Whether shot on an iPhone or just screened on one, Unsane effortlessly flexes Soderbergh’s skill as a storyteller and a technician, injecting the atmosphere and mechanics of a creepy scenario with a substance that deepens and elevates it to the stuff of a harrowing, intimate reality.
Most of the thrills here come from watching one of our canniest directors perform rattling wheelchair dollies on a waxed hospital floor while over-punctuating video-noisy close-ups and cheesy music cues.
Unsane isn’t easily dismissible, especially if you think of it as just one fragment of the wild terrazzo of Soderbergh’s career, which includes jaggedly brilliant genre classics like "The Limey" and offbeat crowd-pleasers like "Magic Mike." The movie is worth seeing for its craftsmanship alone.
A straightforward, B-movie horror flick — “The Snake Pit” without the prestige — complete with intentional overdosing, electroshock torture and patients threatening each other with a sharpened spoons, when they’re not either screaming or catatonic. It also is very, very bad.
I was totally surprised at how great this film was even though I consider myself a Soderbergh fan and have enjoyed many of his films. You could feel your paranoia rise as the film went on and as you gradually learned the details of the real situation. This kind of film is much scarier than a “traditional” horror film. Claire Foy was wonderful – actually the whole cast was great and completely believable. My paranoia lasted for at least 15 minutes after the film was over.
It's complicated... I really like the directing, acting and writing but, there are issues with the way it's shot that I just can't deny. As much as I love the storytelling and Claire Foy's fantastic performance but, there are also certain scenes that didn't need to exist. The cinematography was great at times and times were it wasn't done really well.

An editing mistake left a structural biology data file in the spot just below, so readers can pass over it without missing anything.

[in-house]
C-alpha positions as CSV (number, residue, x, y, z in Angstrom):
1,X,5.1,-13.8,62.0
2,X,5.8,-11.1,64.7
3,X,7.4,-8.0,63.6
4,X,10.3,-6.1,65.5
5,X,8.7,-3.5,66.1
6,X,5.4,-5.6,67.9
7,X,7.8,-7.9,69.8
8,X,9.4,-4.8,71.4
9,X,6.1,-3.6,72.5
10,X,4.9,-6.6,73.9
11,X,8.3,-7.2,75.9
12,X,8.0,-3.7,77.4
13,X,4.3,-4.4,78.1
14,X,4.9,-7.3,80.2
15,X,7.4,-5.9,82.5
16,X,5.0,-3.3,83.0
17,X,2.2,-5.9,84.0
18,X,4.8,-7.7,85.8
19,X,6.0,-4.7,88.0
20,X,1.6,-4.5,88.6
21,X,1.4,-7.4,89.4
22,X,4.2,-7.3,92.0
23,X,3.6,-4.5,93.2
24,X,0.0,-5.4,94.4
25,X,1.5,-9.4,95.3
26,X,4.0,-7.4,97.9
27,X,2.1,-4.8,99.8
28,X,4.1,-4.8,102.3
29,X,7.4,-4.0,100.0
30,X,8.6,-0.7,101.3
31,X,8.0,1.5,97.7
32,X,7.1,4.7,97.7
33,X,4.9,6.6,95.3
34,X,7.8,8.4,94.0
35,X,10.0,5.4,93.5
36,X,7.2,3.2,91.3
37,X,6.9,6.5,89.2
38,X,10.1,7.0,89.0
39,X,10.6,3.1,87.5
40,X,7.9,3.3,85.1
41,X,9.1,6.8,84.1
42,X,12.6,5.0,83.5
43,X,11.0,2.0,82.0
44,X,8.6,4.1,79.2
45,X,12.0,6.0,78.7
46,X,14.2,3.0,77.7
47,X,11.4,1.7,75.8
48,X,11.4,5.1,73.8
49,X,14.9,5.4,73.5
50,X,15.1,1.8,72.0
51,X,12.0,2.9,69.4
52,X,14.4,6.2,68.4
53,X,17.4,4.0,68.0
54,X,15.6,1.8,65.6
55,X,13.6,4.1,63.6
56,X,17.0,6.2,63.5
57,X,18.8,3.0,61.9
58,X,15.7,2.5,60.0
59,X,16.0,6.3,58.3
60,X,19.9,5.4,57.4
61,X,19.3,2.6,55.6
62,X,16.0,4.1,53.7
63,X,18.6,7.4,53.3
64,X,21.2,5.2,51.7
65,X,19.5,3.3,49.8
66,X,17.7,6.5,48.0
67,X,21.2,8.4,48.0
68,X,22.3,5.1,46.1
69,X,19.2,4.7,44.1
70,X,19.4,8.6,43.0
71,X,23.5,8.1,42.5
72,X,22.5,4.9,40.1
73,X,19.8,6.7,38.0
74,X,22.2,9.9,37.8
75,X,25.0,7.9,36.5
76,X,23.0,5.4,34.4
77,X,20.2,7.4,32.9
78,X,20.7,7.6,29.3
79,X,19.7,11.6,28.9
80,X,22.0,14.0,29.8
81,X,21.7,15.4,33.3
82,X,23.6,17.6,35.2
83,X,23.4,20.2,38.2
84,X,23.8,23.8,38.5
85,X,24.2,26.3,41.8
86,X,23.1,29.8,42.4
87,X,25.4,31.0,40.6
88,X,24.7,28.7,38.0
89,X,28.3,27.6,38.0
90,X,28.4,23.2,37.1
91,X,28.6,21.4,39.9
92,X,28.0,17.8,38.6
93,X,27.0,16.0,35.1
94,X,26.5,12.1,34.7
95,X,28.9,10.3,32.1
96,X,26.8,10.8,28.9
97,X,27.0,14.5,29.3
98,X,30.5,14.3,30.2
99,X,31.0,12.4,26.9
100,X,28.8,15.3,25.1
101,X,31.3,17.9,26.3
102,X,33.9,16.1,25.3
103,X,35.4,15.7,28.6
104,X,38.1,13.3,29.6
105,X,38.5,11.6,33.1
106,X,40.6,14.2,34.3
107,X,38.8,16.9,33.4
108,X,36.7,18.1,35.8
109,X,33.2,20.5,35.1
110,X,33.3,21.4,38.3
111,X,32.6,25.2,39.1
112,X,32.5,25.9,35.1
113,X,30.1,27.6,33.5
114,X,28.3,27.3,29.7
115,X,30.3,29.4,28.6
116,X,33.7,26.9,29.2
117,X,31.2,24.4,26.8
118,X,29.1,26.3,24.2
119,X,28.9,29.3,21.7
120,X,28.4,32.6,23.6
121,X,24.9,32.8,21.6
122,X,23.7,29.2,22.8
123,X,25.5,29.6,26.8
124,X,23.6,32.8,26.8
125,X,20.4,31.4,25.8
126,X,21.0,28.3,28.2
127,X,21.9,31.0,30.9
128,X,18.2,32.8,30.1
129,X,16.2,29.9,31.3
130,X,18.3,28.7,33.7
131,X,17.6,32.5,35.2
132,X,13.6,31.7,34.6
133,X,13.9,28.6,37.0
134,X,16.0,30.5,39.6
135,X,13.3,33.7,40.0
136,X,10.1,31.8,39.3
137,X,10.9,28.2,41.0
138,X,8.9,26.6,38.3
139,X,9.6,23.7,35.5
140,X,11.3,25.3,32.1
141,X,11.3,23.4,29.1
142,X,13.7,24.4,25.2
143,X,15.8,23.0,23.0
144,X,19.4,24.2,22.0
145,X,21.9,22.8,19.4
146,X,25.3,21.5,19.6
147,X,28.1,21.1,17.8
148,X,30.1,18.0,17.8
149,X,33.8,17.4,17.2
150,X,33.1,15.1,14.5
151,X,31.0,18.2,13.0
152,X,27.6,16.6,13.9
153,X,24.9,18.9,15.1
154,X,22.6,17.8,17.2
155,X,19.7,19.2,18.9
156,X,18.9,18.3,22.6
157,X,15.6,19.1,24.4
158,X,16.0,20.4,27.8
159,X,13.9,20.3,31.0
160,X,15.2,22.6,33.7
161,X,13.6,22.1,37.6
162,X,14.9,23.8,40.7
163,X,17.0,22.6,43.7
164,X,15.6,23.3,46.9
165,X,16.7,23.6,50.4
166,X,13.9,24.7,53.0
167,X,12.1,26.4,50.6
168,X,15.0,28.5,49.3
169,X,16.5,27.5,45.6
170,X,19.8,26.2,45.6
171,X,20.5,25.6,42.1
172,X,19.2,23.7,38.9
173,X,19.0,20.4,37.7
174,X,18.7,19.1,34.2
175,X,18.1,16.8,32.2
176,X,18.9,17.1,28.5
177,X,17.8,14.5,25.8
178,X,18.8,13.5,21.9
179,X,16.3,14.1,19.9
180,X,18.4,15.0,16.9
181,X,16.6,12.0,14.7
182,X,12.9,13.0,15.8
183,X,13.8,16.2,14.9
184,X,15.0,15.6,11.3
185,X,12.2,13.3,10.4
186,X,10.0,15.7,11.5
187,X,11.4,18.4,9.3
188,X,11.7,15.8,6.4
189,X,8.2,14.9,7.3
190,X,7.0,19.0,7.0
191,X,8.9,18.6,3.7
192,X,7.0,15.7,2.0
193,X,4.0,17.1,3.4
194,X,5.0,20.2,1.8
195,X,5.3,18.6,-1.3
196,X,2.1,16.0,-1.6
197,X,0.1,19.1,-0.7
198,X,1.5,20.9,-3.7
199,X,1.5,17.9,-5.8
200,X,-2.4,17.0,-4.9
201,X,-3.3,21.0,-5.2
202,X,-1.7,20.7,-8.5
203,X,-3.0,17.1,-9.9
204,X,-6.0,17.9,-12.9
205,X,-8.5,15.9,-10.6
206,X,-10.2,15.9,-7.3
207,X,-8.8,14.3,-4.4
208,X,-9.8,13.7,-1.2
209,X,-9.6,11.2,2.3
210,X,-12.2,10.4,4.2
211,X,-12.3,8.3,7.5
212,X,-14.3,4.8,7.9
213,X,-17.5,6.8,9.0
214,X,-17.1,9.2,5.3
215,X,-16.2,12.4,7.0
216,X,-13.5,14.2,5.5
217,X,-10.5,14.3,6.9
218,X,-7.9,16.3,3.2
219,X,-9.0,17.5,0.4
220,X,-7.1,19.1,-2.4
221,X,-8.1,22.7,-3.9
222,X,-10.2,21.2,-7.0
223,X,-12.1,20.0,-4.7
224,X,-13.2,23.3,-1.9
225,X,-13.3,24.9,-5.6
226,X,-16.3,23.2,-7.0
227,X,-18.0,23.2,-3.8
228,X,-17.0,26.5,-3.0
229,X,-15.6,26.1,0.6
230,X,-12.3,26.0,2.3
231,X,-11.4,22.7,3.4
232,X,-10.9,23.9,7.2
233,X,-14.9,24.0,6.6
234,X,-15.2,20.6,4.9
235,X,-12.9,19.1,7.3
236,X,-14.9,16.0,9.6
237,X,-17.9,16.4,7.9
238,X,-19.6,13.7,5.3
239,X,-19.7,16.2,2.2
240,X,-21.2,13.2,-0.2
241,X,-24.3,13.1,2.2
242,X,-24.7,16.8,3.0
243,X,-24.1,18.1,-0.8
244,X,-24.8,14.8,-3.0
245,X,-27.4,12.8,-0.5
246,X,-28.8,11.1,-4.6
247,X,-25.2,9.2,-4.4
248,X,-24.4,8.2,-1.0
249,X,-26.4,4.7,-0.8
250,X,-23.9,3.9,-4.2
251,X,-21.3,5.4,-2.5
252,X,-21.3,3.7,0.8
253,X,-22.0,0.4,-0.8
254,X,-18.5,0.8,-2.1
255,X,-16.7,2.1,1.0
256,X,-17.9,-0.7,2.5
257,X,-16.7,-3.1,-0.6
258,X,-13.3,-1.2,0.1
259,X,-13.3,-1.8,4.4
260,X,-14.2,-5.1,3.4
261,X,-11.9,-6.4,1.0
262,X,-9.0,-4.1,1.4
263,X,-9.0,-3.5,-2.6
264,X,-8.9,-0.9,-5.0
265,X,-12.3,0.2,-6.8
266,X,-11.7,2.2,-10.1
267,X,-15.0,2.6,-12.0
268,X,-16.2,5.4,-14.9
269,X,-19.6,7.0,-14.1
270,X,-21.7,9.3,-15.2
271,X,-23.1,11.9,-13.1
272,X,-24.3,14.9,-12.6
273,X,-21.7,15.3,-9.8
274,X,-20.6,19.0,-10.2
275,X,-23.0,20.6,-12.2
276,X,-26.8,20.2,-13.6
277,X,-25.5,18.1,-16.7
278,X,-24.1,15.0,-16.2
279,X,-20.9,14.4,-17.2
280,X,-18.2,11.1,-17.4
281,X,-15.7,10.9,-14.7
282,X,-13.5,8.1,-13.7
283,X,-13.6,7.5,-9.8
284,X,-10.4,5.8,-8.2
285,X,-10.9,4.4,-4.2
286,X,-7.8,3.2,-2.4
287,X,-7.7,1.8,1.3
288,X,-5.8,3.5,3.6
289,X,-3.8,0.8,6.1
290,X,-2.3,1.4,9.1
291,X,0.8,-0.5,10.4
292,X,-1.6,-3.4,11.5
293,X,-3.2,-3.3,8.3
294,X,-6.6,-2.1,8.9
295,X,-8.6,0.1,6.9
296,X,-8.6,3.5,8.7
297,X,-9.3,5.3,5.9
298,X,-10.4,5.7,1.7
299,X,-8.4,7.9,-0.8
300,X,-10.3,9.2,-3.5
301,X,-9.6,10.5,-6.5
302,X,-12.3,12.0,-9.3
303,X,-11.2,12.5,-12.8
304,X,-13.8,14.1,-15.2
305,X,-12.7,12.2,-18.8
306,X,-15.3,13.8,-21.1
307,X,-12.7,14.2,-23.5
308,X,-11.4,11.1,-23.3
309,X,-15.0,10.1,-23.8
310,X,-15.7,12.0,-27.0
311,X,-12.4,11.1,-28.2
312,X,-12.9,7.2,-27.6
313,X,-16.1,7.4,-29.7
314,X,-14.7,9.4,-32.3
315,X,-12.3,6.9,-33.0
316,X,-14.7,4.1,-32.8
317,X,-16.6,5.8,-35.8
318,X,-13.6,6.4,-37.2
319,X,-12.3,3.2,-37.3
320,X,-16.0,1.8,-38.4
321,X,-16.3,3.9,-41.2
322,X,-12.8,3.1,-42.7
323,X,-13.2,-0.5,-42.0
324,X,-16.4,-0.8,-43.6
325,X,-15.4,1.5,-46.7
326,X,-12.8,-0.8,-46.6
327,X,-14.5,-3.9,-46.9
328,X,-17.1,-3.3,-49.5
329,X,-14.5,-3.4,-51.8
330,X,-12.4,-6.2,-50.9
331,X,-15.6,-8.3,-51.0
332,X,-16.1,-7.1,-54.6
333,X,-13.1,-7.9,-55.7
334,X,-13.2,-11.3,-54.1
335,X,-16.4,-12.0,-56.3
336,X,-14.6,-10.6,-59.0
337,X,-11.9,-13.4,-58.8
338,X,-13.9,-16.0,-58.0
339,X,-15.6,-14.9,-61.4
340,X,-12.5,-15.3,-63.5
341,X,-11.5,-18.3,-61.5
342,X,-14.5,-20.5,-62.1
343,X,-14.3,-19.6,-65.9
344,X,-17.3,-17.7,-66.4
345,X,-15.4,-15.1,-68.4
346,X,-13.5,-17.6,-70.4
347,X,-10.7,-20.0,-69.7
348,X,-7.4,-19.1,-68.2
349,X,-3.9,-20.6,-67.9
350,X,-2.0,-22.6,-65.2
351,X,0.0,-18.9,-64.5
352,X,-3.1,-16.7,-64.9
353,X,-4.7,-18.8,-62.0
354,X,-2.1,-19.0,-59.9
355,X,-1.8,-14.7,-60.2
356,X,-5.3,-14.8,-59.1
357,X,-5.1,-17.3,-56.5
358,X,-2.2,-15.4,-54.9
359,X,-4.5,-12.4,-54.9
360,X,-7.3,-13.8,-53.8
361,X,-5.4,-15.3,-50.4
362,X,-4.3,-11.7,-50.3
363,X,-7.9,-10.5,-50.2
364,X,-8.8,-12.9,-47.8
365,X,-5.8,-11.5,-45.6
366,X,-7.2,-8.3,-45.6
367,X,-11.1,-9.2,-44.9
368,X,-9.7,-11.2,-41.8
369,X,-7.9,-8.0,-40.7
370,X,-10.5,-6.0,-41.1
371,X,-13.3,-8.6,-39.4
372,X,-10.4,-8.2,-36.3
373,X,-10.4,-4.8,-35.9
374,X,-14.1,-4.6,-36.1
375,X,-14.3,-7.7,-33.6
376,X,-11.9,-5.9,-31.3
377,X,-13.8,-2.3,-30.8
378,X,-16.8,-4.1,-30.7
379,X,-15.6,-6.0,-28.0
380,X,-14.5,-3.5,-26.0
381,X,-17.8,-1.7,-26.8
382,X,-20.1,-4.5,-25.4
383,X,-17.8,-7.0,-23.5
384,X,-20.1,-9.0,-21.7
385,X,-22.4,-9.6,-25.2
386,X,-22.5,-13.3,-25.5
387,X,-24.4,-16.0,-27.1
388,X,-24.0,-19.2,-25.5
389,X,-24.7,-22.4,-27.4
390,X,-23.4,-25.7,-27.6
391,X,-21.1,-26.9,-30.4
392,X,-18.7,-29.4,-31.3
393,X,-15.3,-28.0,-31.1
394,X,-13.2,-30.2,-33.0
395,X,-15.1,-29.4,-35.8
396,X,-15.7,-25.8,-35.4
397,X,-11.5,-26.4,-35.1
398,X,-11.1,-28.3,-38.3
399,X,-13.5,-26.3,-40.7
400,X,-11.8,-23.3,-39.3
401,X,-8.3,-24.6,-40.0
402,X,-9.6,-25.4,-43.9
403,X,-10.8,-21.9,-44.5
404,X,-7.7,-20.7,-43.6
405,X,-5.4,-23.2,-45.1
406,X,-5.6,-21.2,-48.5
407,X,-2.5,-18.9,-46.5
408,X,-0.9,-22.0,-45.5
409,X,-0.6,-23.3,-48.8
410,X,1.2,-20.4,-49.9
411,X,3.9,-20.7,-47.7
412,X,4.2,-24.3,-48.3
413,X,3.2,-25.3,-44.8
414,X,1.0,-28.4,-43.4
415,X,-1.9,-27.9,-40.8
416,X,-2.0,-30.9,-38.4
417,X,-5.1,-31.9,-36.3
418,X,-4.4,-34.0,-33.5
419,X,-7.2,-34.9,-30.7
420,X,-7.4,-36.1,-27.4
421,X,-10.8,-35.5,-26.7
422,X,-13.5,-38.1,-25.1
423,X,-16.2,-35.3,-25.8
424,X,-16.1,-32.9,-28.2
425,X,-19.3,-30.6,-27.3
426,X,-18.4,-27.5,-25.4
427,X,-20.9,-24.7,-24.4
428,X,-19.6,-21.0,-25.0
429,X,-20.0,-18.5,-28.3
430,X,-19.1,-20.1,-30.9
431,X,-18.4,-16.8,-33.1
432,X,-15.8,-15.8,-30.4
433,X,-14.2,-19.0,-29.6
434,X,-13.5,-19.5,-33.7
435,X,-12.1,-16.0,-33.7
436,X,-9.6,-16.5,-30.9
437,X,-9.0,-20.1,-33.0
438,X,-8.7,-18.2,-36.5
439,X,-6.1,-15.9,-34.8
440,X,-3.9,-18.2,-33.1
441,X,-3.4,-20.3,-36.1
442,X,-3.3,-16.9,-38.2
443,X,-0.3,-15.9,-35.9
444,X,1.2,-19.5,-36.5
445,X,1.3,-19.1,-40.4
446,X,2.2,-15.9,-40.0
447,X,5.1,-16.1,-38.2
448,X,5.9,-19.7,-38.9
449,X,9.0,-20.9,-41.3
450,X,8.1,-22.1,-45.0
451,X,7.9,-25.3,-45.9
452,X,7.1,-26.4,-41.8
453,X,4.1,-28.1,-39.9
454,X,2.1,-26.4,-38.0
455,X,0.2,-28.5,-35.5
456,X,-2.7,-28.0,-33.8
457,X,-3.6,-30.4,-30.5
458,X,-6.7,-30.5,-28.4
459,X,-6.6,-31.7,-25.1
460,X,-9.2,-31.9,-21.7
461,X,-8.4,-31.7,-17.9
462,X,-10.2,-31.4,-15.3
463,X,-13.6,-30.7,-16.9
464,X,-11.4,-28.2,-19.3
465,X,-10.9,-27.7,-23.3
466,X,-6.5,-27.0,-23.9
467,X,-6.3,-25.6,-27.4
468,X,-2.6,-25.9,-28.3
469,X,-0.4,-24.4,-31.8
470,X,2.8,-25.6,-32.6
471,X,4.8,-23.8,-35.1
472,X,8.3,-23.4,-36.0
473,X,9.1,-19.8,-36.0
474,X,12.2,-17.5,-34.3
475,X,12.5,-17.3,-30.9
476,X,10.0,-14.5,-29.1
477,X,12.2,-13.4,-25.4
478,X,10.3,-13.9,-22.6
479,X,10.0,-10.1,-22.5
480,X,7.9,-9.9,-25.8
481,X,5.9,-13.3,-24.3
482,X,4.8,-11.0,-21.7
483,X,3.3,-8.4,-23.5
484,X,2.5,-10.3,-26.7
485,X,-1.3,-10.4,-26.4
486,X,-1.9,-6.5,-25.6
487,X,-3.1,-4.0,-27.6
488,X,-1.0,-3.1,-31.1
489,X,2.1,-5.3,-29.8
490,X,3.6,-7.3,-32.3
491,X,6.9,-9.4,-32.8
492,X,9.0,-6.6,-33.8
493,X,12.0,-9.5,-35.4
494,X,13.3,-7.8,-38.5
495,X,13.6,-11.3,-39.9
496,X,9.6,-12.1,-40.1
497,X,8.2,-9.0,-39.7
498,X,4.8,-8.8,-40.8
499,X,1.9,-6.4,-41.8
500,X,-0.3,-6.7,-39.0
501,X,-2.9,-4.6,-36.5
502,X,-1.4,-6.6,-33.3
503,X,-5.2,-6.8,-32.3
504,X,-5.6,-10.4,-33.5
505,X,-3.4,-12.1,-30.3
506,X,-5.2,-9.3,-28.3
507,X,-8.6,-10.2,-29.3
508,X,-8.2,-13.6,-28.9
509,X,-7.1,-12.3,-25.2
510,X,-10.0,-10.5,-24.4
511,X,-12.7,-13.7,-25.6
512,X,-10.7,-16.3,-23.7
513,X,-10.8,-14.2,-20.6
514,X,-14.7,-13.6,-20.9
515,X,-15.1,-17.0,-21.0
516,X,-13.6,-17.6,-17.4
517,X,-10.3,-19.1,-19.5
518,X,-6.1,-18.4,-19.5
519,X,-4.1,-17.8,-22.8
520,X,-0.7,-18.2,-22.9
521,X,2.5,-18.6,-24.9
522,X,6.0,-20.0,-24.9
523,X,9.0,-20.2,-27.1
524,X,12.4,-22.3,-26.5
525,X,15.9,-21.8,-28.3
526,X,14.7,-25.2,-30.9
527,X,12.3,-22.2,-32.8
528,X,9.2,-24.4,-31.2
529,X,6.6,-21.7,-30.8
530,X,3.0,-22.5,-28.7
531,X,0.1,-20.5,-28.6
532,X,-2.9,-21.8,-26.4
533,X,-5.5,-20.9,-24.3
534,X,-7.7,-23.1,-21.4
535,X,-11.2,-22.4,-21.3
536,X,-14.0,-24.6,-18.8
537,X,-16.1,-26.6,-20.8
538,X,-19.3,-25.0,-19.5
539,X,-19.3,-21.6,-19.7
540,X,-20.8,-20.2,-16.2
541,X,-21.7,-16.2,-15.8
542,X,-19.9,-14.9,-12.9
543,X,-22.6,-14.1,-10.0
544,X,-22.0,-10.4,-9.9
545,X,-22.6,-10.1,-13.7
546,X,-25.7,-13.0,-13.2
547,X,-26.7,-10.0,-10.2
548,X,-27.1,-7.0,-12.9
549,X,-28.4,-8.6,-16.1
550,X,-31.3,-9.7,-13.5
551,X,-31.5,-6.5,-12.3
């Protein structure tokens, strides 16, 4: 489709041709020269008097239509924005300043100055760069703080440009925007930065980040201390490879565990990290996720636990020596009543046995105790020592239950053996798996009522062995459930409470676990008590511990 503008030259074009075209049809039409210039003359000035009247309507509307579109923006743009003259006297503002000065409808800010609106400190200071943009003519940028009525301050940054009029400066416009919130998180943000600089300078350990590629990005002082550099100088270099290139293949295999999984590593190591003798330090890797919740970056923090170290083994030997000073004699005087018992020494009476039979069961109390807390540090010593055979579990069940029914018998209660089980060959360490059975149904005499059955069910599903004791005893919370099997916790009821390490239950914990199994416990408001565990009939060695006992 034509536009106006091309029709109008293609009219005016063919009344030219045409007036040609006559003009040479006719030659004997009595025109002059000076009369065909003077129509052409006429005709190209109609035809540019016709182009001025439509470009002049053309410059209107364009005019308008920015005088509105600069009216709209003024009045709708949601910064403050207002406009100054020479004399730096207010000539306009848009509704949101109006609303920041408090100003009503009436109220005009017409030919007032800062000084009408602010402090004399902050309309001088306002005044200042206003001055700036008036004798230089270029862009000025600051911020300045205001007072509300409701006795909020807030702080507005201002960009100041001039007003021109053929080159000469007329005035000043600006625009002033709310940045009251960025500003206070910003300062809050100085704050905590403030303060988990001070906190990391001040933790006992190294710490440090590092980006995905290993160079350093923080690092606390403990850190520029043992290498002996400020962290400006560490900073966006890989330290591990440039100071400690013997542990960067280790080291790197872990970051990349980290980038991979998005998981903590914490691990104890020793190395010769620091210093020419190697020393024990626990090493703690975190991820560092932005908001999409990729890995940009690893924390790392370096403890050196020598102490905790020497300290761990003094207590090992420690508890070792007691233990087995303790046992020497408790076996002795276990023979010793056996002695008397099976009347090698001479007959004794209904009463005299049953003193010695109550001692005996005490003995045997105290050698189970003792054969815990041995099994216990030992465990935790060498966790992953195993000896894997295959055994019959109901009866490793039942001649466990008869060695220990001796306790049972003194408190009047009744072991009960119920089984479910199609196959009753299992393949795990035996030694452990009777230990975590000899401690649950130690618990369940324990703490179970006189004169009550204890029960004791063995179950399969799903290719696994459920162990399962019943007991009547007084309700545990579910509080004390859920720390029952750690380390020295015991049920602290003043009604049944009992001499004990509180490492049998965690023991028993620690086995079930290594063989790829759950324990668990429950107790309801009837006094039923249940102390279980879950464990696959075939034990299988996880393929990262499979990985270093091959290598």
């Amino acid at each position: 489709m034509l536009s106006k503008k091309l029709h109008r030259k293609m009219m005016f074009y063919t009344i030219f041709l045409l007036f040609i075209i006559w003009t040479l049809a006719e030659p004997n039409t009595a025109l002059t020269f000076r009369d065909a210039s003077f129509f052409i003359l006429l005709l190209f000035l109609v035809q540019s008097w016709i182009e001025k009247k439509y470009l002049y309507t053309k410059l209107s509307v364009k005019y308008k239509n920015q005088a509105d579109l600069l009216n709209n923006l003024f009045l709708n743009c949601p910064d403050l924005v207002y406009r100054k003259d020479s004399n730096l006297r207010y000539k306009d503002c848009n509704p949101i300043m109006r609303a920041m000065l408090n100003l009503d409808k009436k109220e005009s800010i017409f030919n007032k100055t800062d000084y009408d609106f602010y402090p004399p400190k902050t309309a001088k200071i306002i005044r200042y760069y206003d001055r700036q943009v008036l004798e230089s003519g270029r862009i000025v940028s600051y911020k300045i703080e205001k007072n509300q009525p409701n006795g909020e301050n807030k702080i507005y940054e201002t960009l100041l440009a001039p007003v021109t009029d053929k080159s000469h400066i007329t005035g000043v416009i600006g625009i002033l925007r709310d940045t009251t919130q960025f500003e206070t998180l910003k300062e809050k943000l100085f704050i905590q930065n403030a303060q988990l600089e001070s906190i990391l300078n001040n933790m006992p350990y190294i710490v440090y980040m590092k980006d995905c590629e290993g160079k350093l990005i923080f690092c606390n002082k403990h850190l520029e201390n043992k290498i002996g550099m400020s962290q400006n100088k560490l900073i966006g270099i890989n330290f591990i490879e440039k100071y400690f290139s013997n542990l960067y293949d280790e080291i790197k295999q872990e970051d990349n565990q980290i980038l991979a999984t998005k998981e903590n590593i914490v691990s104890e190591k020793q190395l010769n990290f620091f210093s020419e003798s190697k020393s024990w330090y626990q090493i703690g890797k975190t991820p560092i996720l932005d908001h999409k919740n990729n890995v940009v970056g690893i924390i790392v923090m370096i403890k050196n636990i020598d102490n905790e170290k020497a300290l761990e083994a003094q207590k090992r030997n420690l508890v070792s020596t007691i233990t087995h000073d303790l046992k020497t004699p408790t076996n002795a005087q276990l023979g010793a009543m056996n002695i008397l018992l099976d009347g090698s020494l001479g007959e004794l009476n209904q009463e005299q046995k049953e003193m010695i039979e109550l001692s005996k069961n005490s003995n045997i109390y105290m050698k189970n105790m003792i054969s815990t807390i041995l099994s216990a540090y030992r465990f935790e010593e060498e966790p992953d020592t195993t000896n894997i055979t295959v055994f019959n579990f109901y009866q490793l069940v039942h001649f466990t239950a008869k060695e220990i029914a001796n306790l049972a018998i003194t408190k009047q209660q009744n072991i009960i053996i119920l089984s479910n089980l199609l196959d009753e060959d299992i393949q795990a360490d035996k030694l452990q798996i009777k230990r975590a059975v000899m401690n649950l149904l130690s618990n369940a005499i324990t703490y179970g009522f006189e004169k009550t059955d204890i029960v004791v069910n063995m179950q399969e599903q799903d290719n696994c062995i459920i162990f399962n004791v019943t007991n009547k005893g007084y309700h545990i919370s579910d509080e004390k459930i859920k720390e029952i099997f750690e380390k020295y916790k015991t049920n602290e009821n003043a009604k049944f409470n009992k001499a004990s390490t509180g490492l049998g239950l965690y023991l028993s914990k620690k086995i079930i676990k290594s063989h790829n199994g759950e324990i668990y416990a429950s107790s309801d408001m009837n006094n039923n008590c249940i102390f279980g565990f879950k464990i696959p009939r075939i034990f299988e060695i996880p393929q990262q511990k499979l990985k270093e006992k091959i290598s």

I was very interested to see Unsane primarily because of how it was made. Steven Soderbergh used a few iPhone 7s with Moment lenses and a film app. He still used professional audio capture, but for the most part this was going to be an example of something that regular people could get pretty close to on their own. Unfortunately, it came out looking just a bit better than a student produced film.
Everything about Unsane is fairly average. Average story, average writing, and average cinematography at best. Claire Foy is great as the lead, but some of the other performances are a bit questionable. I did find myself at least interested in the movie and not having a bad time, but I didn't come out of the theater blown away in any way, shape, or form.
This cheap intentionally low grade thriller makes a key mistake in trying to be too much in scope plot wise than its downright amateur aesthetic allows for, which is a surprising rookie mistake for veteran acclaimed director Soderbergh. That it was all shot on the iPhone is as much a gimmick as the hoax of passé 70mm is in the age of IMAX except to the other end of the spectrum, but when it comes to theatrical movies it's still nearly always preferable when paying about the same ticket price to get higher production value than less given the same level of story craft (and visually this thing is not even worthy of television exhibition).